You Were Never Really Here

Puck here, again everyone!! Greetings and salutations (Charlotte’s Web reference, no big deal).

You Were Never Really Here is a film for the true film fans. It is a thriller by any understanding of movie genres. But it is not a thriller in the sense that mainstream movie fans would come to like. It is a psychological and an almost silent film. Which turns out to be one of the greatest assets of it.

With the musical direction of the film done by a great musician and a personal favorite Earthling of mine, Jonny Greenwood, guitarist for the band Radiohead, you can truly see the talent he possesses in this film. It is difficult to tell whether he is a better as the guitarist of the band or as a musical score composer for film. But that doesn’t really matter. What does matter is that he adds something to everything he is involved in that no one else could have.

The movie is based on the novel by Jonathan Ames, originally released in 2013 and rereleased in 2018 with several extensions. It was adapted for the screen by the amazing Lynne Ramsay, who’s work includes Movern Callar, We Need To Talk About Kevin, and her debut film Ratcatcher. Her films deal with the concepts of death, grief, pain, and the aftermath of tragedy. One wonders how she became so well versed in dealing with these topics, as they are painfully acquired. But she brilliantly excels in doing so.

In You Were Never Really Here, Joe, portrayed by the incomparable Joaquin Phoenix, is a hitman that goes after abducted children and child molesters, rescuing the former and disposing, gruesomely most of the time, the latter. He does not speak much in the film, which is why I earlier referred to it as a silent film. Instead his story is told through a number of flashbacks to his former abuses as a child and his time in the military.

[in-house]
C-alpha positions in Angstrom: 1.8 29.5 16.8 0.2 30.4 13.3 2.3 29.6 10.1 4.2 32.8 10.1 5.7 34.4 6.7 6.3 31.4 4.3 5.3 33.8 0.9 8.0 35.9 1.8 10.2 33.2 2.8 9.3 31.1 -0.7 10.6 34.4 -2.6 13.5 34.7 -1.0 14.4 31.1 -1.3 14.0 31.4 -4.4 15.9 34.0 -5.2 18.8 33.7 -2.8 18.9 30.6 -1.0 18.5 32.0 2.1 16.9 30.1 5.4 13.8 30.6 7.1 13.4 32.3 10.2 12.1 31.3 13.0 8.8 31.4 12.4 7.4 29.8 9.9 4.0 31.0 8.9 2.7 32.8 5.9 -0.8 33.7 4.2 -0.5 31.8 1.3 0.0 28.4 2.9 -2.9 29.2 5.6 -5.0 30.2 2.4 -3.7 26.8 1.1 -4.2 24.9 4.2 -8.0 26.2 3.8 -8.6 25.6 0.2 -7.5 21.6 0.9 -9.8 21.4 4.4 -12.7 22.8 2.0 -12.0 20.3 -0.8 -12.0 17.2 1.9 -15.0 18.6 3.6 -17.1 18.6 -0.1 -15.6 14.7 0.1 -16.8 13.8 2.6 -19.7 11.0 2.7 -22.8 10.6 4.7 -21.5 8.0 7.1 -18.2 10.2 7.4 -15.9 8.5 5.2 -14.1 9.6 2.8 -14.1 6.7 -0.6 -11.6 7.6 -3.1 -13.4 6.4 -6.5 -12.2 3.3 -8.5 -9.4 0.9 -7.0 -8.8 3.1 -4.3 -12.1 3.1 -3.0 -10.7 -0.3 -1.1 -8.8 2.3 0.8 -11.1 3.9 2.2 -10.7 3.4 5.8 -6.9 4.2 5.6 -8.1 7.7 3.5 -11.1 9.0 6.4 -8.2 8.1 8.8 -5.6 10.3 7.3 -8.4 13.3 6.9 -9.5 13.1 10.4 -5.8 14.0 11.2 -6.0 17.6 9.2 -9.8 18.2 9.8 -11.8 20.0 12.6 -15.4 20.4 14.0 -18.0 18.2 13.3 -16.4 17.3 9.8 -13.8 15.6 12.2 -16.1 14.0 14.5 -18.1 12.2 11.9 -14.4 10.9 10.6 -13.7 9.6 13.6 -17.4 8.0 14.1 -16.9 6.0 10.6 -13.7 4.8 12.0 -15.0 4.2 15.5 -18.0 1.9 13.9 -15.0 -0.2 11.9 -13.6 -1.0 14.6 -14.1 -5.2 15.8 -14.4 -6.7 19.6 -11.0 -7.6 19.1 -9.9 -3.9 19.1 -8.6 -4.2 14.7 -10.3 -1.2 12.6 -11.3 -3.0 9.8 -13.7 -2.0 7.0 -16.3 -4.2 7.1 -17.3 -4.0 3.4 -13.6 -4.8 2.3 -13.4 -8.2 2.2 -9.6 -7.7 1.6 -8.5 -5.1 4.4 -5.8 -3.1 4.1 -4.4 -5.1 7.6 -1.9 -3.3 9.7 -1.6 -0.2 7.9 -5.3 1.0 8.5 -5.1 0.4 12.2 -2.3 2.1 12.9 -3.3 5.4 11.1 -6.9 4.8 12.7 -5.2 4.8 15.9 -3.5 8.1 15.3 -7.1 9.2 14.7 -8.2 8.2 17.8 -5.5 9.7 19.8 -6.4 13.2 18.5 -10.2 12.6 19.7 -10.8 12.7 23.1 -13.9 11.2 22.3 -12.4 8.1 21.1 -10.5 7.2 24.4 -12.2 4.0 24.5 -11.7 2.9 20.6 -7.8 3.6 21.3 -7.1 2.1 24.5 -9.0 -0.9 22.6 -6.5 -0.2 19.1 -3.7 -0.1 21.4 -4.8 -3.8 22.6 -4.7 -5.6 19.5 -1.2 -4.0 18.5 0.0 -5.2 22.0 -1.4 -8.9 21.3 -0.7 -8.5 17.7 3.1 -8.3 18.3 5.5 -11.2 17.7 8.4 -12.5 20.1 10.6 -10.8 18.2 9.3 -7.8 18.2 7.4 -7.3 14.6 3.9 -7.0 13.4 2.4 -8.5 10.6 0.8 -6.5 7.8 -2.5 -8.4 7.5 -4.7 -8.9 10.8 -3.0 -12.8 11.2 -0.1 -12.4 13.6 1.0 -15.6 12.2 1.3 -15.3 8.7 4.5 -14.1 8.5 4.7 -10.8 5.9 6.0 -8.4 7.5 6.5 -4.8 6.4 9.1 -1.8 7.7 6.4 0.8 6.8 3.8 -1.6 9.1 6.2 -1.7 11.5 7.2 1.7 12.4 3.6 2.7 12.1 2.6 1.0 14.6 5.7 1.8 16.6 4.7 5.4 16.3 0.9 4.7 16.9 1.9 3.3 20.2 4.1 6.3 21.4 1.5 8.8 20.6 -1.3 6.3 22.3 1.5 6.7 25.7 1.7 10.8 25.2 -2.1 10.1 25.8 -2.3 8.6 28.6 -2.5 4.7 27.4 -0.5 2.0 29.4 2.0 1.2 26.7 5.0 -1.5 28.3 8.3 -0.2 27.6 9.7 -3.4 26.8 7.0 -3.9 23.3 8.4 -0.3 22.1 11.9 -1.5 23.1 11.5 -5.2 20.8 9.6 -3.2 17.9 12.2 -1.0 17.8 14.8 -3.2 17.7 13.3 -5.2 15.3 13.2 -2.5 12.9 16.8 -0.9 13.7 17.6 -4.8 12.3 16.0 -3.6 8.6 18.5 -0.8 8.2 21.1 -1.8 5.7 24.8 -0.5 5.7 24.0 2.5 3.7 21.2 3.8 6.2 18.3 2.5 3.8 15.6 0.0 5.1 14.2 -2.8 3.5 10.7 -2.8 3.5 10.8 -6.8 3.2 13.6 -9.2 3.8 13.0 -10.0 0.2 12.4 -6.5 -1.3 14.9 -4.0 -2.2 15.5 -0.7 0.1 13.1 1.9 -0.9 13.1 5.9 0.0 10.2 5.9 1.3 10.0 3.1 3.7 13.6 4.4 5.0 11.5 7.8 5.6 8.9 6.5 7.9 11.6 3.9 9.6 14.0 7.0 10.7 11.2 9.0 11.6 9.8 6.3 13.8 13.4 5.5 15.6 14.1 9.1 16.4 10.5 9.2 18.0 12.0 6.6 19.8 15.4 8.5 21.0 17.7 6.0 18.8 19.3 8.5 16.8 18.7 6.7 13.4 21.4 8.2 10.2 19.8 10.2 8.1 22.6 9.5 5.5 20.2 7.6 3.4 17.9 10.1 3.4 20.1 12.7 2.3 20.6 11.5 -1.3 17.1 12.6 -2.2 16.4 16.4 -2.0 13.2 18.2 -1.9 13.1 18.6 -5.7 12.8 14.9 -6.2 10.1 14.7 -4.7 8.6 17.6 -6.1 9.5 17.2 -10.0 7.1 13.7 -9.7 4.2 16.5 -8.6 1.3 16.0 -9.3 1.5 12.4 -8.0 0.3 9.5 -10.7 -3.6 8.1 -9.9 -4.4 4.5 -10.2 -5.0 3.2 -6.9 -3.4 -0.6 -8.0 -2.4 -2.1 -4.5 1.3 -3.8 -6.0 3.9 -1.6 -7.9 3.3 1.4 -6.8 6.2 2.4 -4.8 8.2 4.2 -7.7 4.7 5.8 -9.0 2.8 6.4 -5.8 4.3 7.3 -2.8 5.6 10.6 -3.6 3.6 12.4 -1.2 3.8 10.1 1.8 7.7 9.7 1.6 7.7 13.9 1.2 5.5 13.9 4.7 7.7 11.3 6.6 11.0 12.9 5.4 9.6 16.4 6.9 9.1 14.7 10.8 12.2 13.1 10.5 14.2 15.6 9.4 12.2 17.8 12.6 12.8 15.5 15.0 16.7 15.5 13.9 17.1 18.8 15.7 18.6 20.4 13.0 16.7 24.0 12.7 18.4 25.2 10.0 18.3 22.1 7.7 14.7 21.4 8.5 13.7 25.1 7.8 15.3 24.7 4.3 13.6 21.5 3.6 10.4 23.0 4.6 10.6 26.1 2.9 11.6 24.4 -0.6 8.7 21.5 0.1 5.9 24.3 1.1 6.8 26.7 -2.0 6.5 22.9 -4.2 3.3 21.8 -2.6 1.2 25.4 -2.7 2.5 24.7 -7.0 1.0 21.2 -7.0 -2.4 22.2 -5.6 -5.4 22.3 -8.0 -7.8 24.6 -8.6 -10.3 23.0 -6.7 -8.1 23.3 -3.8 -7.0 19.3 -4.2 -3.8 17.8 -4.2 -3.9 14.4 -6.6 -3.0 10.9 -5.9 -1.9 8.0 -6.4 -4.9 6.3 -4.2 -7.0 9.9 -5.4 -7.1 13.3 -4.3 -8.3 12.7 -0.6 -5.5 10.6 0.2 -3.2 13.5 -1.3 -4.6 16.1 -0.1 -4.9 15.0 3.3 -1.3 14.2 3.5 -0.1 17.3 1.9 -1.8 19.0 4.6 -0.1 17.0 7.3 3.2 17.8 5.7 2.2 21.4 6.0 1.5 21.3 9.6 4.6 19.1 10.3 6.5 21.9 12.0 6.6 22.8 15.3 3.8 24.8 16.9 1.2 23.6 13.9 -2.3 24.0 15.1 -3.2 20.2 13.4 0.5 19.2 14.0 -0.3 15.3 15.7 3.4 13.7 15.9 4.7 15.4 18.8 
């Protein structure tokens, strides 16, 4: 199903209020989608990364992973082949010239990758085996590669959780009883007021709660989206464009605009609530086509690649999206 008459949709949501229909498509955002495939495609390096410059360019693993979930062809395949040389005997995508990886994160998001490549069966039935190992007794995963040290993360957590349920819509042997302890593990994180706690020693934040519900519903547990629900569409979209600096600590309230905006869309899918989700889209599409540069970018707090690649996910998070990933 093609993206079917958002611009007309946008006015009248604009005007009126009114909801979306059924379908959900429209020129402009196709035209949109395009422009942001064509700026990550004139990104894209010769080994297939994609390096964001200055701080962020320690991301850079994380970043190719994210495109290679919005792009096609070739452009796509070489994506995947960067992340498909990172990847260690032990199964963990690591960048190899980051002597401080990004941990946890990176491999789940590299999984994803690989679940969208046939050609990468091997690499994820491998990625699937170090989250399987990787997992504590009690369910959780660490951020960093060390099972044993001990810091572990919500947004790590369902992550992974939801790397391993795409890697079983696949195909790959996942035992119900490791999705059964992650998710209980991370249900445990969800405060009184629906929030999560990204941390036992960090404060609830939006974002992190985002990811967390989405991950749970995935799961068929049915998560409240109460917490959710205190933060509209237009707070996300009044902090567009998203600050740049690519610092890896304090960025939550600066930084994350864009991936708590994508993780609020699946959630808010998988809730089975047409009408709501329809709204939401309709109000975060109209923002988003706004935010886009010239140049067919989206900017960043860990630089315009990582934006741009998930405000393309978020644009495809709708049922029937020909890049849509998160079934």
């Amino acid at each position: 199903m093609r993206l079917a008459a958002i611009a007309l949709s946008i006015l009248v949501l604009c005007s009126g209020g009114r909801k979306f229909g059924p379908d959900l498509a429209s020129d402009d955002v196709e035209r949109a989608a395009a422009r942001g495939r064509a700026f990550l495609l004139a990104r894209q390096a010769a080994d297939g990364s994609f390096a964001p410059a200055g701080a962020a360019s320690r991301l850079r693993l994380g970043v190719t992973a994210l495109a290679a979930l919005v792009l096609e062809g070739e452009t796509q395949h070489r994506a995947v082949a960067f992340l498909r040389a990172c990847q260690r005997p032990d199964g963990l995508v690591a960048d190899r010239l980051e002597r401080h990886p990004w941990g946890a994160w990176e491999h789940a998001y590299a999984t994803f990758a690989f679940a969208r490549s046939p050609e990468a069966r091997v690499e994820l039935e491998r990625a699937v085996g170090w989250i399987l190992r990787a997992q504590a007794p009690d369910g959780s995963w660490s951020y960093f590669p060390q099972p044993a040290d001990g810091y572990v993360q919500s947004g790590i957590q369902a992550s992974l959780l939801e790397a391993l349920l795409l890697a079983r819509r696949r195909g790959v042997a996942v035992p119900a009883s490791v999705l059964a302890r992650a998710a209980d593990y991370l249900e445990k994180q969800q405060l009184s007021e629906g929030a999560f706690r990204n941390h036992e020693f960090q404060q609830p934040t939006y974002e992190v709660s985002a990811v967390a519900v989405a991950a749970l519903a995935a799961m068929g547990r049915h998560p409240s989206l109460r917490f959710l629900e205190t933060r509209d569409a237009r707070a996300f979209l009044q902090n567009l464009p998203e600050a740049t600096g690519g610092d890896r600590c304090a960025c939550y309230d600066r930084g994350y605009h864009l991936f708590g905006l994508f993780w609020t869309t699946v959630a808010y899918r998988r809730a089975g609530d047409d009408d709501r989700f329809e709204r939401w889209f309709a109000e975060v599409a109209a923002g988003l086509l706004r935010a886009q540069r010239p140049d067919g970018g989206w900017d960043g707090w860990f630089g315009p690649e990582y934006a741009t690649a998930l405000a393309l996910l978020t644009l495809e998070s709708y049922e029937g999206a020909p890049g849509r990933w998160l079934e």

Joe shows a brutal and vicious hatred towards those that harm children, and the audience begins to understand more and more about this man’s motivations throughout the film. He may as well remain unnamed, because it appears that no one truly knows who he is, or where he comes from. He hides his history and personal from everyone, until in all comes crashing down on him during the pinnacle of the film.

The film begs the question that Joe seems to wrestle with the entire film. Is he truly making a difference with the work that he does? No matter how many jobs he does, no matter how many child molester’s and abuser’s he destroys, there is always a job waiting for him when he comes back. His own self doubt comes from his past and his perception of the world as it is.

Was he ever really there? Did he ever really make a difference? Did any of the work that he did make a difference? These are all questions that are unspoken, but Joaquin Phoenix, in an unsurprisingly subtle and powerful performance, brings them up to the audience with his pain and anguish with the world as it is.

This is most certainly classified as an “art” film, but I would say that it is the most thrilling art film made to date. One that deserves to more than just watched, but considered extensively from the audience. Not many films have the so to say “balls” to ask the audience to come up with the questions and their answers, but this is that film.

Most certainly worth your time and your effort.

Puck from Venus, out!!!

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